Deaf former Monte councilwoman sues city for lack of closed captioning at council meetings

A former Montesano City Council member has filed a civil suit against the city for failing to provide a sign language interpreter or closed captioning during live streamed and recorded council meetings.

Marisa Salzer filed suit in the U.S District Court, Western District of Washington Feb. 12. The suit said the City of Montesano “discriminated against the plaintiff by failing to provide her with a sign language interpreter nor accurate closed captioning during the bi-weekly City Council meetings which is otherwise open to the public and live streamed on media platforms for public access.”

The suit describes Salzer as “profoundly deaf” and requiring special considerations to participate in public meeting and work situations.

“This case brings much needed awareness to state and local government’s obligation to provide equal access to all of its meetings open to the public,” said Salzer’s attorney, Andrew Rozynski. “During these times, it’s even more important than ever for governments to make their video streamed meetings fully accessible to those with hearing loss. The right to participate in the government process is one our cherished rights as citizens and should be afforded to all.”

Montesano Mayor Vini Samuel said the city was limited as to what it could say early in the lawsuit and the city did not provide a comment at this time.

Salzer was elected to the City Council in 2013. She resigned in March 2015, citing in her letter of resignation what she said were unfair working conditions “of discrimination and harassment against me for requesting accommodations from the city for my hearing disability.”

Salzer had filed a Human Rights Commission complaint against the city, which was settled in 2014. However, she claimed the “discrimination and harassment” continued after that, leading her to tender her resignation. Then-mayor Ken Estes said at the time of Salzer’s resignation the city had made every effort to accommodate her requests.

The current suit claims the City of Montesano has not adequately accommodated her disability by providing closed captioning at its live-streaming council meetings.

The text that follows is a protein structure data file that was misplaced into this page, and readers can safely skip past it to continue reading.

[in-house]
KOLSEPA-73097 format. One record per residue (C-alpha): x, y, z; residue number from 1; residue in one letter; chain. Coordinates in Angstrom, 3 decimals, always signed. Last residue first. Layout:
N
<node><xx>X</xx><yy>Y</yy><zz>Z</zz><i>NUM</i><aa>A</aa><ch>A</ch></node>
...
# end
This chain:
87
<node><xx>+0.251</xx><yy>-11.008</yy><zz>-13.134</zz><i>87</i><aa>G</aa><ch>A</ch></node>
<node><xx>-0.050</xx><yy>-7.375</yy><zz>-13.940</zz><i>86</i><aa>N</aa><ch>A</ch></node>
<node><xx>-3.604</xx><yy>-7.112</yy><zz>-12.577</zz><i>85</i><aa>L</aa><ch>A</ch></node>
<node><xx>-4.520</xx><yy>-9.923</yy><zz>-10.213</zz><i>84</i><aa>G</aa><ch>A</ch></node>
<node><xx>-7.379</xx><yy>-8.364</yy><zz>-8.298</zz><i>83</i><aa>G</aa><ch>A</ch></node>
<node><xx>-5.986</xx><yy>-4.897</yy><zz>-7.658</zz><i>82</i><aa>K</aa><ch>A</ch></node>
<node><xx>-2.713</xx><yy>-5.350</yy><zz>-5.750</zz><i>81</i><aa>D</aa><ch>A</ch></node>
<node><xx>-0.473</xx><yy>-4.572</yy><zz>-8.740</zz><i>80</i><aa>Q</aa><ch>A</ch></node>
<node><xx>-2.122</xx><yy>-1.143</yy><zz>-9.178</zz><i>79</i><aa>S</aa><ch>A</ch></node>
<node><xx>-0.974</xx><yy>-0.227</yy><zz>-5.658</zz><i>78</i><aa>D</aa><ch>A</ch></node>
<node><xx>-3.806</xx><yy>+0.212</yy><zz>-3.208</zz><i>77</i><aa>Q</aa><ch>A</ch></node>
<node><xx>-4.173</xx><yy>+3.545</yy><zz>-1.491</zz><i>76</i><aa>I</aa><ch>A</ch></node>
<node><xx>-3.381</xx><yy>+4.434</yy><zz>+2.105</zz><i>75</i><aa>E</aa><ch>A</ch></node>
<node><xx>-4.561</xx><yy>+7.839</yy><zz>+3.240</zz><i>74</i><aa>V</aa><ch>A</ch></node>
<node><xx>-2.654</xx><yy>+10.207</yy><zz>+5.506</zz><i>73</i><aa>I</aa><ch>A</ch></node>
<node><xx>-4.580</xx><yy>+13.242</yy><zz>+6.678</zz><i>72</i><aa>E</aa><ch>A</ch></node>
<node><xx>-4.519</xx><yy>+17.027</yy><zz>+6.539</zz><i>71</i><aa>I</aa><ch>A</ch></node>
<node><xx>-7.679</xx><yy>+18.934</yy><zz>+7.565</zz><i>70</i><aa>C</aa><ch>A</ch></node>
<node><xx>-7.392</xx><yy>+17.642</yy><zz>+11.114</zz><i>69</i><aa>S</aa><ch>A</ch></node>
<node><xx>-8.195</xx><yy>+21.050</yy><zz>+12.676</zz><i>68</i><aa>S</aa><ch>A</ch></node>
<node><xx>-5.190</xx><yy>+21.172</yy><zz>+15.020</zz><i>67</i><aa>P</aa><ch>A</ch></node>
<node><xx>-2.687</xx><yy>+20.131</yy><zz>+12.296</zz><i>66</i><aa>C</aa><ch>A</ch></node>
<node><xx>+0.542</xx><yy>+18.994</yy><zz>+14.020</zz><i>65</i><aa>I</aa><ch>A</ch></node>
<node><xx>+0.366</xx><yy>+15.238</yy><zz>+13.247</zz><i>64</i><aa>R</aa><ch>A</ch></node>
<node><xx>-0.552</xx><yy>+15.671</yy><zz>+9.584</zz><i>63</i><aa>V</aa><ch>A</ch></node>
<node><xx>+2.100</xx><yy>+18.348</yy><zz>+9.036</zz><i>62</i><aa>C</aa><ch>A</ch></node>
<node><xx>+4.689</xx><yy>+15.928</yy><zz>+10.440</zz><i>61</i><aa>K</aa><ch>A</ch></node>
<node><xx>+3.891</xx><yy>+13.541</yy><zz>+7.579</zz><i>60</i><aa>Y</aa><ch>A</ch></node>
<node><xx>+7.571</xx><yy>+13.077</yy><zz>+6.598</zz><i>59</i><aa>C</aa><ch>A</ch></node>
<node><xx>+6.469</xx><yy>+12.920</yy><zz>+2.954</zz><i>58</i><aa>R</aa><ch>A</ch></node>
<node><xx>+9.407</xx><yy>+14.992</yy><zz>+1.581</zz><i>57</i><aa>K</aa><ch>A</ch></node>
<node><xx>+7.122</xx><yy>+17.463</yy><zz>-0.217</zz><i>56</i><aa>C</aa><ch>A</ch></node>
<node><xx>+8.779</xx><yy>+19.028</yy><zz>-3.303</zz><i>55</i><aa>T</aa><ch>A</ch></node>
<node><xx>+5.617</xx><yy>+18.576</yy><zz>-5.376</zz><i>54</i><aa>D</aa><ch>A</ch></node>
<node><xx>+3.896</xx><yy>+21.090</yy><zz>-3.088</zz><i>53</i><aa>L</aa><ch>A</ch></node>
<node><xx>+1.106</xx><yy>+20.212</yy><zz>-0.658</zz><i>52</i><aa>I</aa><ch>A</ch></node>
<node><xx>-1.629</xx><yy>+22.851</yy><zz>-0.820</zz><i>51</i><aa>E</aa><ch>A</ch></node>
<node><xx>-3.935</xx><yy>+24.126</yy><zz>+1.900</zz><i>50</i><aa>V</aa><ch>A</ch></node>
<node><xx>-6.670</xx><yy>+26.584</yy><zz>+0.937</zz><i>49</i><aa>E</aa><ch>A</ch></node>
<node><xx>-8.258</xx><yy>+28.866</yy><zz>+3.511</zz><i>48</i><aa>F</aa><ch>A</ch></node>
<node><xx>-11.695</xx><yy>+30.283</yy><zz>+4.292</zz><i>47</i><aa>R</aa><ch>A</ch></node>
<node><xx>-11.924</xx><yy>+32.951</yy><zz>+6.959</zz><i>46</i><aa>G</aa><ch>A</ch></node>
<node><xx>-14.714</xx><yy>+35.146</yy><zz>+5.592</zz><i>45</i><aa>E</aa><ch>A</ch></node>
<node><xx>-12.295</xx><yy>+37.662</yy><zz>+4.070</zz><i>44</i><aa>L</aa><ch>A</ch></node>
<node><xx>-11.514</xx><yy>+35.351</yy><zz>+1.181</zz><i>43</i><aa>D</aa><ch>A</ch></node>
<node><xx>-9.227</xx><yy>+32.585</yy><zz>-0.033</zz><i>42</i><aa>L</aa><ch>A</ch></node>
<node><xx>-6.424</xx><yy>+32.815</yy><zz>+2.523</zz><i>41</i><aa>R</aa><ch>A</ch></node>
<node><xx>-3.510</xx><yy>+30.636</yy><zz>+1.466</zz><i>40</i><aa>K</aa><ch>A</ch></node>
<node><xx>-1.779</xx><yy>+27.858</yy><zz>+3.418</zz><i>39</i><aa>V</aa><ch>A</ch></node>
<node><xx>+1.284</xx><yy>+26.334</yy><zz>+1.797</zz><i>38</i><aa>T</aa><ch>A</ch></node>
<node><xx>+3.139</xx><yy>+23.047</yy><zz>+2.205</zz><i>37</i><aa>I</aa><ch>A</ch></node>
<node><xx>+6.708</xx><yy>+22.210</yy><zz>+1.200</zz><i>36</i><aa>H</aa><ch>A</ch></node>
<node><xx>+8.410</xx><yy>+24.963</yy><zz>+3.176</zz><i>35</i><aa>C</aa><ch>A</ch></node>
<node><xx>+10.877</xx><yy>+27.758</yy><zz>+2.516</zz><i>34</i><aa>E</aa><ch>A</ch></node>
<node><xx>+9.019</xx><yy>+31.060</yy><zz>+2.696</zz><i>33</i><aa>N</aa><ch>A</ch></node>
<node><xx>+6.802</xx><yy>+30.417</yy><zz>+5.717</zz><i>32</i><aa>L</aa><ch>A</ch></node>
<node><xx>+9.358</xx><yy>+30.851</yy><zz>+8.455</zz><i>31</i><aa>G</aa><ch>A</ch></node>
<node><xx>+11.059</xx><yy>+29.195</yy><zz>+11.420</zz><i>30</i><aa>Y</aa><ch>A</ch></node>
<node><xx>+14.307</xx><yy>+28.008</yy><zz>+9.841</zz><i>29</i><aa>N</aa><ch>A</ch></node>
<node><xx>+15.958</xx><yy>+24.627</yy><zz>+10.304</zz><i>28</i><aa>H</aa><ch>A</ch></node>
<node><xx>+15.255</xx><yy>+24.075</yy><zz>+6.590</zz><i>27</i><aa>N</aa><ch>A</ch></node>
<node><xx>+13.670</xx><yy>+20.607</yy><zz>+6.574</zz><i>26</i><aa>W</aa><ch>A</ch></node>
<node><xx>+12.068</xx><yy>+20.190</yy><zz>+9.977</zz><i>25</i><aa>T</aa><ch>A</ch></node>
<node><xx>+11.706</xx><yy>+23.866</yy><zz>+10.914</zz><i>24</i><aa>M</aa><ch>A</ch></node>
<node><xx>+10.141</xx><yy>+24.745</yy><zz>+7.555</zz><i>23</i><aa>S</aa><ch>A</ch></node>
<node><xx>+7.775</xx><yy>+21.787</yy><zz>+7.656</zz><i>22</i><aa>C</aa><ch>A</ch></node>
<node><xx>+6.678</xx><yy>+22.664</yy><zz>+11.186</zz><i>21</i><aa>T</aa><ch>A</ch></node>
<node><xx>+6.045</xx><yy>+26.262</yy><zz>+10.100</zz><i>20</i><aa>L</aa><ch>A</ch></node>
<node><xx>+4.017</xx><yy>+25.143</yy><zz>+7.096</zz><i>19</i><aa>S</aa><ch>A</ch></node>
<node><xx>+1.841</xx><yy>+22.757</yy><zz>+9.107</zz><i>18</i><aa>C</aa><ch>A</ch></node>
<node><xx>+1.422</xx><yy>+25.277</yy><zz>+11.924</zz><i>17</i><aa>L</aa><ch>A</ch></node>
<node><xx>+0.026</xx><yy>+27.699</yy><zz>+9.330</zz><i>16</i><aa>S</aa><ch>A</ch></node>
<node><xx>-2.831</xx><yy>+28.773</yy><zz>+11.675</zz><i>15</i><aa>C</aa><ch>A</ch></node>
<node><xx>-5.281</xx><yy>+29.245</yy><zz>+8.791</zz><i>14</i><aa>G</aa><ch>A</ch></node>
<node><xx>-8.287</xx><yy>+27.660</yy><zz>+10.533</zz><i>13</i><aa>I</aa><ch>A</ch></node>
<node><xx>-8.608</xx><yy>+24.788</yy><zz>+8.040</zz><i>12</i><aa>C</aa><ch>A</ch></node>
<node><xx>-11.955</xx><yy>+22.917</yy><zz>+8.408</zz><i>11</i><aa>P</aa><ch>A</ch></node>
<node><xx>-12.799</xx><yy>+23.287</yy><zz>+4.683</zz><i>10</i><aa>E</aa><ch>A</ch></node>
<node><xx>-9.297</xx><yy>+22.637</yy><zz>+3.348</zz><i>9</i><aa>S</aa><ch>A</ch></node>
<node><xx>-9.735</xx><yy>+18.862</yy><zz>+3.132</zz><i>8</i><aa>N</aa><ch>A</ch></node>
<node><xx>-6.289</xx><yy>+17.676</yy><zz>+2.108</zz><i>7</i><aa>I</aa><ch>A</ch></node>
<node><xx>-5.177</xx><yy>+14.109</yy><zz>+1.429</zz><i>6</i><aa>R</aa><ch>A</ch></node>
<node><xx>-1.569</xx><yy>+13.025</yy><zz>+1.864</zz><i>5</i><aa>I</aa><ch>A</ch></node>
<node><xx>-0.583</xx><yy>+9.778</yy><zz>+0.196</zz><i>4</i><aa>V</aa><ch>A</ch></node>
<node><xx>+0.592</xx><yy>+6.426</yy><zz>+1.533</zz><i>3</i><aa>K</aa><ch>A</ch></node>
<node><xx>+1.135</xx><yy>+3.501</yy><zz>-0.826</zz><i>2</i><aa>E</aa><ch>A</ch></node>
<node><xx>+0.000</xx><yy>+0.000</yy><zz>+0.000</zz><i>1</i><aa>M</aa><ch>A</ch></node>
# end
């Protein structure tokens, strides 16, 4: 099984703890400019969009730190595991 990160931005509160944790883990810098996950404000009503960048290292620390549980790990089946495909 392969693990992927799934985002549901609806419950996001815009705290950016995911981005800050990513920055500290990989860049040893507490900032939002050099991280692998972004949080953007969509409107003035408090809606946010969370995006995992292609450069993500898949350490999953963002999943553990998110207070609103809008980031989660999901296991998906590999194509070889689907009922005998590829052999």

The complaint filed with the court states that Salzer had emailed a request to Montesano Mayor Vini Samuel Aug. 24, 2020, that the council meetings be uploaded with accurate closed captioning, and included third party resources regarding captioning requirements.

“On Aug. 26, 2020, the Mayor responded to (Salzer’s) email, informing (Salzer) that she may choose to attend the meeting in-person and use an equipment that would presumably provide some form of service to ‘address hearing impairment,’” reads the complaint, which then references COVID-19 restrictions limiting gathering sizes and current, as of then, statewide pandemic numbers.

The complaint said that Samuel assured Salzer she would work on providing close captioning for the videos streamed and uploaded to Facebook.

“To date, the videos of City Council meetings are streamed and uploaded on Facebook without captioning with the exception of no more than two videos, despite numerous advance notice and request for accommodations formally sent ahead of time by (Salzer),” read the complaint.

“Without closed captioning, (Salzer) is unable to understand the discussions in the City Council meeting, exacerbated by the fact that council members’ faces and lips are covered by masks,” read the complaint.

The city’s failure to accommodate Salzer’s requests are in violation of the Americans with Disabilities Act and state discrimination laws, according to the complaint, and the city’s “willful, knowing and repeated acts of intentional discrimination against (Salzer) evinces a pattern and practice of discrimination that caused (Salzer) to suffer emotional pain and anguish.”

The suit seeks to order the city to develop and implement policy that will consider communication needs for deaf individuals and provide the necessary aids and services, and to appoint a city official to oversee implementation of that policy. It also seeks unspecified compensatory damages, and “punitive damages given the willful, continuous wrongs.”